COASTS


Also found in: Dictionary, Thesaurus, Medical, Legal, Idioms, Encyclopedia.
AcronymDefinition
COASTSCoastal Ocean Advanced Science and Technology Study
COASTSCorporate Assessment and Standard Tracking System (business technology)
References in classic literature ?
I boarded her once at midnight somewhere off the Patagonian coast, and drank good flip down in the forecastle.
Mean while the Adversary of God and Man, SATAN with thoughts inflam'd of highest design, Puts on swift wings, and toward the Gates of Hell Explores his solitary flight; som times He scours the right hand coast, som times the left, Now shaves with level wing the Deep, then soares Up to the fiery concave touring high.
Having fixed upon this, I hired a little bark to Jubo, a place about forty leagues distant from Pate, on board which I put some provisions, together with my sacerdotal vestments, and all that was necessary for saying mass: in this vessel we reached the coast, which we found inhabited by several nations: each nation is subject to its own king; these petty monarchies are so numerous, that I counted at least ten in less than four leagues.
Nine days after leaving the Charente, pale with fatigue and vexation, Milady saw only the blue coasts of Finisterre appear.
They are great sailors, and are in the habit of giving escorts to any one who reaches their coasts.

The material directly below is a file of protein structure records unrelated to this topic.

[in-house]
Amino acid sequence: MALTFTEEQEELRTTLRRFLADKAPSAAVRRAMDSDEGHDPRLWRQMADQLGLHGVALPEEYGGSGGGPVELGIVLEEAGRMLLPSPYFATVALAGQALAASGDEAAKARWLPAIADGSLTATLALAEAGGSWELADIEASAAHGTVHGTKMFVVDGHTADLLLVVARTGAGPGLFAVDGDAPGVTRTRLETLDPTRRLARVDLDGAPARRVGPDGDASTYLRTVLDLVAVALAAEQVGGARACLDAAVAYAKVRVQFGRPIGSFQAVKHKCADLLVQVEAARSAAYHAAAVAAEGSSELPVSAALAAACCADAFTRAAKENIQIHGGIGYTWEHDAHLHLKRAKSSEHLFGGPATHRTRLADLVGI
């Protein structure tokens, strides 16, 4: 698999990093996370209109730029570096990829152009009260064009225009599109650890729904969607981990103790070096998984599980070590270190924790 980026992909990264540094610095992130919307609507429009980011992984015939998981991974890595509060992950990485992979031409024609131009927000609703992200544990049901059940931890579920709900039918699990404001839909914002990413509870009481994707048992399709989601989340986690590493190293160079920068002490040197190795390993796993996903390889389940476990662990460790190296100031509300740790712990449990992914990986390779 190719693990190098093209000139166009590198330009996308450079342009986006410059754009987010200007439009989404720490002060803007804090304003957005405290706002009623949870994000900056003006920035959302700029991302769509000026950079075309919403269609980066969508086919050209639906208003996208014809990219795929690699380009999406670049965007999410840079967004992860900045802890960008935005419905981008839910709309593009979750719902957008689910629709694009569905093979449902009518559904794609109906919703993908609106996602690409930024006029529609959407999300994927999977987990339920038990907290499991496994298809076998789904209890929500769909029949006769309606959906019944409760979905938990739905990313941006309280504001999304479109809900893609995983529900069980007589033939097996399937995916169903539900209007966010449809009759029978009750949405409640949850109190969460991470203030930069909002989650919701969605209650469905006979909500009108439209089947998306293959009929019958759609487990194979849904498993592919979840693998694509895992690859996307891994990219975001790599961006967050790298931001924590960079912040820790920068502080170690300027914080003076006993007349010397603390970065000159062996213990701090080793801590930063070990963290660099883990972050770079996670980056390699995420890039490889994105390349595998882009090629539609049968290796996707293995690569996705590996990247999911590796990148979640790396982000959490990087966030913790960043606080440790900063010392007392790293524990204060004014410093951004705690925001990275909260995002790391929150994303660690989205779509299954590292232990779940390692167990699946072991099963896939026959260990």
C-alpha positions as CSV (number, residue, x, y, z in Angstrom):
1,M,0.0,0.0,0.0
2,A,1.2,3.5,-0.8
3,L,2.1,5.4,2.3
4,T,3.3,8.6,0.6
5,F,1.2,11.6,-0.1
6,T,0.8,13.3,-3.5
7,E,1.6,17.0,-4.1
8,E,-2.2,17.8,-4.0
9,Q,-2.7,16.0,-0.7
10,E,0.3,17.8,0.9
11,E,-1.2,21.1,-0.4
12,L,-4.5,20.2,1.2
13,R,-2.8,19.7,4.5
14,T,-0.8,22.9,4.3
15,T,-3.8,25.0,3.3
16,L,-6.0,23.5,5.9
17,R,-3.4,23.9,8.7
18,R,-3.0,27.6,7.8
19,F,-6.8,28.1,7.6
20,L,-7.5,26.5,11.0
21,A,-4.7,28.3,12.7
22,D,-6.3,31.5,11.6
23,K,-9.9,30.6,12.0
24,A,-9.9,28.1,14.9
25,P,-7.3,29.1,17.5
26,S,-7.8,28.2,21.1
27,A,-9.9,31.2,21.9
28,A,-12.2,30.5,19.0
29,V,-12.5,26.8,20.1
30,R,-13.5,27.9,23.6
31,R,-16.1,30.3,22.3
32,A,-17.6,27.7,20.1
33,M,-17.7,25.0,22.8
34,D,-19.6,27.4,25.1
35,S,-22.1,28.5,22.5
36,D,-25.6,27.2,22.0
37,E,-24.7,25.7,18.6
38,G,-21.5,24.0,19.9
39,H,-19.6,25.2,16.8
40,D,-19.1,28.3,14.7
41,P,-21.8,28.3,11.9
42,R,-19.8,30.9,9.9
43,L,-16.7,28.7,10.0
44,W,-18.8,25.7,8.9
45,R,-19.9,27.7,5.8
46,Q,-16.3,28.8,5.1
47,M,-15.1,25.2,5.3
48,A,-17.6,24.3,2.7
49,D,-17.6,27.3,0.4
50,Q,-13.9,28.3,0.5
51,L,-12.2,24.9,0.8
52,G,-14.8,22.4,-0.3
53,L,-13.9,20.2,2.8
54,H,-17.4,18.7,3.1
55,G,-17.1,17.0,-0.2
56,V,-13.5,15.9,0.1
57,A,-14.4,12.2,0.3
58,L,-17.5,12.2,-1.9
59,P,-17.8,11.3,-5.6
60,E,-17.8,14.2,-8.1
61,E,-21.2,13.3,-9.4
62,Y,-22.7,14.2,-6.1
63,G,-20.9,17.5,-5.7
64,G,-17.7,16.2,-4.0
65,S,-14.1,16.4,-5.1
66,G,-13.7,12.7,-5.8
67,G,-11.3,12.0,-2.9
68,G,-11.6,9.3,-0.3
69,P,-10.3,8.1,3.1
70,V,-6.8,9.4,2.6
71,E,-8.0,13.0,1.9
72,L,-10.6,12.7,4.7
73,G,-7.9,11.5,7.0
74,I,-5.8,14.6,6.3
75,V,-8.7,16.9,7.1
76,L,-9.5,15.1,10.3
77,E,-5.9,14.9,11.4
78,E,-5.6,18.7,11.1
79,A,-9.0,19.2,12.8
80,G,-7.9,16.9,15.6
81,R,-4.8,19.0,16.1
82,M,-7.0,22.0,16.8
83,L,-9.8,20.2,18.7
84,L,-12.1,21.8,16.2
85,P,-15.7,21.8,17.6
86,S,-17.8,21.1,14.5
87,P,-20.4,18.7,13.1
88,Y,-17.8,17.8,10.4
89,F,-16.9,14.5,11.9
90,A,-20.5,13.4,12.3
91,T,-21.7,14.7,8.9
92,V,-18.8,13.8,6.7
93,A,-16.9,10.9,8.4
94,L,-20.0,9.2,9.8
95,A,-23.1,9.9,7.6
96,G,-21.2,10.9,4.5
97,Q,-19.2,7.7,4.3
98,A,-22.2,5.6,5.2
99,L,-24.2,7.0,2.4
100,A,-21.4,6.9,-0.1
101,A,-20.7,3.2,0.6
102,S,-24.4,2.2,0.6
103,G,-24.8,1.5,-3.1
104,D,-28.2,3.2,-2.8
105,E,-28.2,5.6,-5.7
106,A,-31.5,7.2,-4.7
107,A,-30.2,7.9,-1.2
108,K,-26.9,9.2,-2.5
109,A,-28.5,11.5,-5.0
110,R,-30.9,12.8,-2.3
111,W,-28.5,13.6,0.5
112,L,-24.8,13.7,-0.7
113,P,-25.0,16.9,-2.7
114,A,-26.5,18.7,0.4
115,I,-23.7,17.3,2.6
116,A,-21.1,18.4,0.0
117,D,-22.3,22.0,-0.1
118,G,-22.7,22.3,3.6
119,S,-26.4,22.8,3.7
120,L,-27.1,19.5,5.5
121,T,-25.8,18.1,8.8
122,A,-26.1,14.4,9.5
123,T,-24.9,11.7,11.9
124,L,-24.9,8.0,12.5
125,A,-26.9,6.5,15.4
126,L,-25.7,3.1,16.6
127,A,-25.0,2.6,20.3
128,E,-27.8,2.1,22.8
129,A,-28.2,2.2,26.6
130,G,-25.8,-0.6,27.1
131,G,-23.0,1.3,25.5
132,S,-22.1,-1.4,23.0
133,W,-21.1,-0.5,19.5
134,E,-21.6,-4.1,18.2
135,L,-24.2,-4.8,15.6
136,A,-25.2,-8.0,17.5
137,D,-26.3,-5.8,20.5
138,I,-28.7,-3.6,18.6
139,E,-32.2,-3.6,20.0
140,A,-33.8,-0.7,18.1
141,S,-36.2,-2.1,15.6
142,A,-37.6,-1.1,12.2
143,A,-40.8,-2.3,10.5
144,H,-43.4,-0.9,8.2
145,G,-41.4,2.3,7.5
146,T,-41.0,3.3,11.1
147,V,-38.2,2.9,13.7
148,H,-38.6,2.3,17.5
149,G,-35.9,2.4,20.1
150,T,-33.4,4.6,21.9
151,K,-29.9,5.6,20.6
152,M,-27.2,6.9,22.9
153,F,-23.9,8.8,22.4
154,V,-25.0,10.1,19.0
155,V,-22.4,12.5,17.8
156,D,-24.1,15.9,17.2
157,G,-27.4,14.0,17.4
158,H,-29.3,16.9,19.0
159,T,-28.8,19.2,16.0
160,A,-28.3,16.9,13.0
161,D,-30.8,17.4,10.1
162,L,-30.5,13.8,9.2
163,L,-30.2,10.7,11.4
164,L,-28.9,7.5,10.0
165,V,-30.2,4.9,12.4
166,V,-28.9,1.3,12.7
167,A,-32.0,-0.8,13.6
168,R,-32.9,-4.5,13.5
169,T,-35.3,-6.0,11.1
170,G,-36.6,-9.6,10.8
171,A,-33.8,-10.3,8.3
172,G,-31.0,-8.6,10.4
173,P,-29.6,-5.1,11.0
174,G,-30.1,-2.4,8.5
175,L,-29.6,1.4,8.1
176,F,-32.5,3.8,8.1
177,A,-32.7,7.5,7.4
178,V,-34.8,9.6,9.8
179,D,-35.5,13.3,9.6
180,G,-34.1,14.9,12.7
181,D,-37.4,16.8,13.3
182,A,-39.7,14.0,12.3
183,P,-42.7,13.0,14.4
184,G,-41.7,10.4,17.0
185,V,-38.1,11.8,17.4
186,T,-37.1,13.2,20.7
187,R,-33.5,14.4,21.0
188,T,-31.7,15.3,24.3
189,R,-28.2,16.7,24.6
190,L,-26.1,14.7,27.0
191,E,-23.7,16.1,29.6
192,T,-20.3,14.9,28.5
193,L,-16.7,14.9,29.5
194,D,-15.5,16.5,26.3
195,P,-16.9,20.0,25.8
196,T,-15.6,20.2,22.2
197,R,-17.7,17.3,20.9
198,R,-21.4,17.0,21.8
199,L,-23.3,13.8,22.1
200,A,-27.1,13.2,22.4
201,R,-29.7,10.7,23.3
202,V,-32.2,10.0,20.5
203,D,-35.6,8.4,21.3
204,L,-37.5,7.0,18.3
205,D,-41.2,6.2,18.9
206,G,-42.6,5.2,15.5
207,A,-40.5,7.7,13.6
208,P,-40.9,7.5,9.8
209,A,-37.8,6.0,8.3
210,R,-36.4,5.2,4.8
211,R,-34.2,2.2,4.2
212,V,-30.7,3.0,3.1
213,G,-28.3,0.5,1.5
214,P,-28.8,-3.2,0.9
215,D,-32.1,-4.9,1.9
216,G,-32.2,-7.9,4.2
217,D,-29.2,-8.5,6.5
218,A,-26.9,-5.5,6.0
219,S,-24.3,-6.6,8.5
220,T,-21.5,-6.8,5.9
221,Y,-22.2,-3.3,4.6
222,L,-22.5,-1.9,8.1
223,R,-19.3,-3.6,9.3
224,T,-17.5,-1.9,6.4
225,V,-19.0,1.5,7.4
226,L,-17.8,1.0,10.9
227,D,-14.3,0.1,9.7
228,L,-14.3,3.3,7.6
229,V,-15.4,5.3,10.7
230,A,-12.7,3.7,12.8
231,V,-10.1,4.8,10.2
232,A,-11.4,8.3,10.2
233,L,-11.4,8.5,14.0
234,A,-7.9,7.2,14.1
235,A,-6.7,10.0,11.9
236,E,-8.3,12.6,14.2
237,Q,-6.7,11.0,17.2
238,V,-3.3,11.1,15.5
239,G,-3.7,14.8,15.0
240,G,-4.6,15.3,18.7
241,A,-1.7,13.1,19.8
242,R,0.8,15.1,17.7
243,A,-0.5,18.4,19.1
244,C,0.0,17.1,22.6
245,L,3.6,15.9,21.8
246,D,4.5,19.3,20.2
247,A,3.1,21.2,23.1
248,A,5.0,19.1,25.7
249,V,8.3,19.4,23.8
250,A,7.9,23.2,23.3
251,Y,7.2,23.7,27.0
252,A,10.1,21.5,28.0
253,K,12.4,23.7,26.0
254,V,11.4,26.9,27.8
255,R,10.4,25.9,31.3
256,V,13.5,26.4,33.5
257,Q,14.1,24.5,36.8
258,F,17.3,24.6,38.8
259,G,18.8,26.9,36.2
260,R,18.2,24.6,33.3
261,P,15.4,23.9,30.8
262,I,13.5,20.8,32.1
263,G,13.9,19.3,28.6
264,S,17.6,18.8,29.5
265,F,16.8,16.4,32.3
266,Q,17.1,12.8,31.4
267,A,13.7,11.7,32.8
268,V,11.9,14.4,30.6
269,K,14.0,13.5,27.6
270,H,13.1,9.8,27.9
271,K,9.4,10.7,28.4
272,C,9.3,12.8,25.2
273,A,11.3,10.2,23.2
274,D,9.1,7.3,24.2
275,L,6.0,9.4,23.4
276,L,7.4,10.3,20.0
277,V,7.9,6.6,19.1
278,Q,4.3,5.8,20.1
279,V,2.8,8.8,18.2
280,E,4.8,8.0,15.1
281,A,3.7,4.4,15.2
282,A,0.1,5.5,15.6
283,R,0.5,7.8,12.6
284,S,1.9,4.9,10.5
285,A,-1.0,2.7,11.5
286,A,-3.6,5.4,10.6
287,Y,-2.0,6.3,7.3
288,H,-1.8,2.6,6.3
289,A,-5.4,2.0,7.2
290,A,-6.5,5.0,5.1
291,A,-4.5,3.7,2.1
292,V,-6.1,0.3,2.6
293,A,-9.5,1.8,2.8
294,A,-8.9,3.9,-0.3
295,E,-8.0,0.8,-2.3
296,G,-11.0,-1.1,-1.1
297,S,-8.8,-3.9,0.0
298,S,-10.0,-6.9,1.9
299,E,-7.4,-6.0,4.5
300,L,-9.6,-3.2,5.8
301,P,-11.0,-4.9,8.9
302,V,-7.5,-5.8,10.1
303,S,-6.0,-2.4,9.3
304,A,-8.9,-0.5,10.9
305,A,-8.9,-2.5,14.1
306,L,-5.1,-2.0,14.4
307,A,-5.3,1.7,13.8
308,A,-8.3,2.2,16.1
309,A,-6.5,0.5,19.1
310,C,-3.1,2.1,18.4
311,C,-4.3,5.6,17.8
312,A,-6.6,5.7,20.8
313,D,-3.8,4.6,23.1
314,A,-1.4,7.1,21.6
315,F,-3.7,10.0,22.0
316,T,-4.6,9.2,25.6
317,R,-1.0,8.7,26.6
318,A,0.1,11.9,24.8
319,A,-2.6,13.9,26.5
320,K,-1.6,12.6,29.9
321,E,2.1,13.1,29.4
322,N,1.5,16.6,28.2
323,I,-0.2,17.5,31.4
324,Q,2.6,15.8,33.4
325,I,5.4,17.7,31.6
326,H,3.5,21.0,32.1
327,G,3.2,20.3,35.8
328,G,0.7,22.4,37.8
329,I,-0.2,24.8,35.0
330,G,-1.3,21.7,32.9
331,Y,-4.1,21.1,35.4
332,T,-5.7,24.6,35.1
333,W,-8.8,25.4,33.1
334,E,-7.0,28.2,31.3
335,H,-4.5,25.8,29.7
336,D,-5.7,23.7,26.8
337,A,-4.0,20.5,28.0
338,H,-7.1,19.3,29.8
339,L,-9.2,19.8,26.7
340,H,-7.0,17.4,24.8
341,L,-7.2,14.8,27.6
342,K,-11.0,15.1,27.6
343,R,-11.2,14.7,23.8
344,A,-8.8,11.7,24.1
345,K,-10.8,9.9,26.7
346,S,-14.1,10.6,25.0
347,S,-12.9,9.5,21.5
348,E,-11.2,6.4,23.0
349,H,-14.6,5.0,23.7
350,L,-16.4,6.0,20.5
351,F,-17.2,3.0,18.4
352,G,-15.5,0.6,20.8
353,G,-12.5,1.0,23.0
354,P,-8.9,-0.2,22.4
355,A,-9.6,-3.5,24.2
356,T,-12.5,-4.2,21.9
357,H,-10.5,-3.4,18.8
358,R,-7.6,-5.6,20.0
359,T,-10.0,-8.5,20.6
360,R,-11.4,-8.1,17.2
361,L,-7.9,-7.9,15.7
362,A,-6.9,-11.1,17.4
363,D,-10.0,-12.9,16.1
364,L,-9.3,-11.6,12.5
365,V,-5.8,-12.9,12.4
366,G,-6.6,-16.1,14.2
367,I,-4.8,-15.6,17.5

Another, so long ago as when the famous Captain Smith visited these coasts, had seen it blazing far at sea, and had felt no rest in all the intervening years till now that he took up the search.
The reality is very different; bold rock-bound coasts, with the surf beating high against the lofty cliffs, and broken here and there into deep inlets, which open to the view thickly-wooded valleys, separated by the spurs of mountains clothed with tufted grass, and sweeping down towards the sea from an elevated and furrowed interior, form the principal features of these islands.
Some Picard seamen who were fishing on the coasts of France or Holland, and who have been thrown upon ours by a gale of wind.
When Mackenzie some years subsequently published an account of his expeditions, he suggested the policy of opening an intercourse between the Atlantic and Pacific oceans, and forming regular establishments through the interior and at both extremes, as well as along the coasts and islands.
From Gibraltar, running along the coasts of Spain and France, Marseilles will be reached in three days.
It little deserved that designation, with its dry and parched coasts.
Their angular, capricious, and deeply indented coasts are rich in gulfs and peninsulas.